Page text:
“What’s the point of having a retreat to do strategic planning? Isn’t that really just a waste of time?”
As shocking as it can seem, I’ve heard more than a few board members ask these questions when presented with the need to set aside time in order to think and plan about the future.
To some, it seems that the present problems are so consuming that thinking about the future is a luxury that they can’t afford. They are too busy bailing water out of the boat to think about having to steer it. However, regardless of how bad the current problems are, there are a lot of good reasons to take time at least once a year to strategize for the future.
- Team members do not really know what other team members think about issues unless there is time given to discuss the issues.
I don’t know how many times I’ve been in a retreat and a leader will give his/her opinion about something, only to have other colleagues say, “I never knew that’s what you thought about that!” That’s a little bit like saying, “I didn’t know that was in there” about a book that you’ve never read! (Of course you didn’t! How would you?) Strategic planning retreats provide a chance to share opinions and perspectives.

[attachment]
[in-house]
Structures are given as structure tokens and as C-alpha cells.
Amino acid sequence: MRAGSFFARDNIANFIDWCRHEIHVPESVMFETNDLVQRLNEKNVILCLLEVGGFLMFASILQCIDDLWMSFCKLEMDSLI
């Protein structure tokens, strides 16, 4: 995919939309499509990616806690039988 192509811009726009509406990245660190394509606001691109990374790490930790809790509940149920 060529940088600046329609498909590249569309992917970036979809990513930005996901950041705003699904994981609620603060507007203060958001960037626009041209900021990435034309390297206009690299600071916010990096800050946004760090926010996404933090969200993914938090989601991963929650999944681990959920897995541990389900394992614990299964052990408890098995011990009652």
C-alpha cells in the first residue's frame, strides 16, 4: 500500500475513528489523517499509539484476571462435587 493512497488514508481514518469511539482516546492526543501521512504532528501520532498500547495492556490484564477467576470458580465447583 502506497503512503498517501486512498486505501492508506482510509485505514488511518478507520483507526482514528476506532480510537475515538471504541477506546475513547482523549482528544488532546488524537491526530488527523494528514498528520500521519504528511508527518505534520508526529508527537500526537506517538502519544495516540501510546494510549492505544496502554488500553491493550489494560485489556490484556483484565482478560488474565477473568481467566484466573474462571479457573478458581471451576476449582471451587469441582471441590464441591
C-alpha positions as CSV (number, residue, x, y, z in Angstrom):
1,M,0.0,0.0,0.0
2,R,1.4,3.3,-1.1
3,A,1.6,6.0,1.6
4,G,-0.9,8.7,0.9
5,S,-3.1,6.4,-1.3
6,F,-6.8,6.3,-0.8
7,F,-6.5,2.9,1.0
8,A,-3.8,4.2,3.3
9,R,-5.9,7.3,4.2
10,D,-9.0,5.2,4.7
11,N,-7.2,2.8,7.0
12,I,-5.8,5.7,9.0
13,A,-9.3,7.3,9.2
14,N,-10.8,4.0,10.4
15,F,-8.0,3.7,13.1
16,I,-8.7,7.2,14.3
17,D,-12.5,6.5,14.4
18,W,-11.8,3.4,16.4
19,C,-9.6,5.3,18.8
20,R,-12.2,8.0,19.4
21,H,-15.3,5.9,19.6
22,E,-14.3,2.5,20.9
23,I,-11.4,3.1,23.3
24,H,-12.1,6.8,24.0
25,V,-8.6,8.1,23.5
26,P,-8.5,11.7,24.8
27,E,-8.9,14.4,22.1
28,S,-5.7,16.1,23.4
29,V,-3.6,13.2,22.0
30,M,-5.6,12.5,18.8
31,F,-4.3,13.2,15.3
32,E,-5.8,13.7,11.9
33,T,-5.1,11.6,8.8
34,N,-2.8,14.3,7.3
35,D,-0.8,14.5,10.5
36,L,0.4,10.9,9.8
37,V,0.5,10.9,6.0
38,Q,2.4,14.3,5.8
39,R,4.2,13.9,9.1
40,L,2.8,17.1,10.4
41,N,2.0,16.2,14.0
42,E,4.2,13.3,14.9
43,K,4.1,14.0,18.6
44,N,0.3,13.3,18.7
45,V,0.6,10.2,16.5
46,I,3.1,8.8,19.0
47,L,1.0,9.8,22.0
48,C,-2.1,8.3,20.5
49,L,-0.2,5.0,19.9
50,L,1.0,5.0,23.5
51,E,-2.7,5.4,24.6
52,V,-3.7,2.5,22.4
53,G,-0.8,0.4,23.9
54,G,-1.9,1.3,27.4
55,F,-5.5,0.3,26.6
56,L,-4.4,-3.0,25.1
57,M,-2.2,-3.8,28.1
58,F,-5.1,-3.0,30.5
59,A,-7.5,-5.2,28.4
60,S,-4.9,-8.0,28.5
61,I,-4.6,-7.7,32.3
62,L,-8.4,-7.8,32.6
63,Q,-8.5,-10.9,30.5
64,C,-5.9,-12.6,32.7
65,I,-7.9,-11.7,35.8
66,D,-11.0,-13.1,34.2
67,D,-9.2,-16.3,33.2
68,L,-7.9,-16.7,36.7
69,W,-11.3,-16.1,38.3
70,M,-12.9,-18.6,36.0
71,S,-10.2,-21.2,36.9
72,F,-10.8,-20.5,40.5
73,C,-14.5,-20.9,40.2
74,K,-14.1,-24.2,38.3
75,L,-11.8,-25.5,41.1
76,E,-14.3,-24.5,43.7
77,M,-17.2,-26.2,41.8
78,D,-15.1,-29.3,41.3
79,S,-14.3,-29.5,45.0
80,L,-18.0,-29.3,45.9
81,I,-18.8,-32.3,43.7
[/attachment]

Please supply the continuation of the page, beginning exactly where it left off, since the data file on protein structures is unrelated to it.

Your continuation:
- Strategic Planning lifts the leaders out of the operational level, which is where they tend to gravitate unless they are driven by a shared vision.
Inevitably, if leaders do not focus on the horizon, they are sucked into focusing on the potholes, the crises, and the jobs that they are paying other people to do. One of the major differences between strategic leadership and every other level is that every other level of leadership is focused on the present—strategic leadership is focused on the future. Only the leaders at the top of the organization are in the appropriate position to focus on the direction that they need to go. In other words, if those leaders don’t do it, no one else legitimately can.
- Team unity that comes out of these retreats is a byproduct and a catalytic element.
In almost every Strategic planning retreat I have led, the participants say that they feel more team unity afterwards. We don’t try to force a team to feel close. In fact, the more you try to force it, the more elusive it becomes. It’s a byproduct of having a shared vision. On the other hand, it’s also really important to have a sense of team unity. When you have it, it’s like a catalyst for so many good things that you don’t experience when you don’t have unity.
I’ve been accused of being too optimistic, but the truth is I know that just because you develop a strategic plan doesn’t mean it’s always going to work out like you plan. On the other hand, if you are a leader of an organization, it is irresponsible not to plan, and a bit too optimistic to think that everything will just work out any way.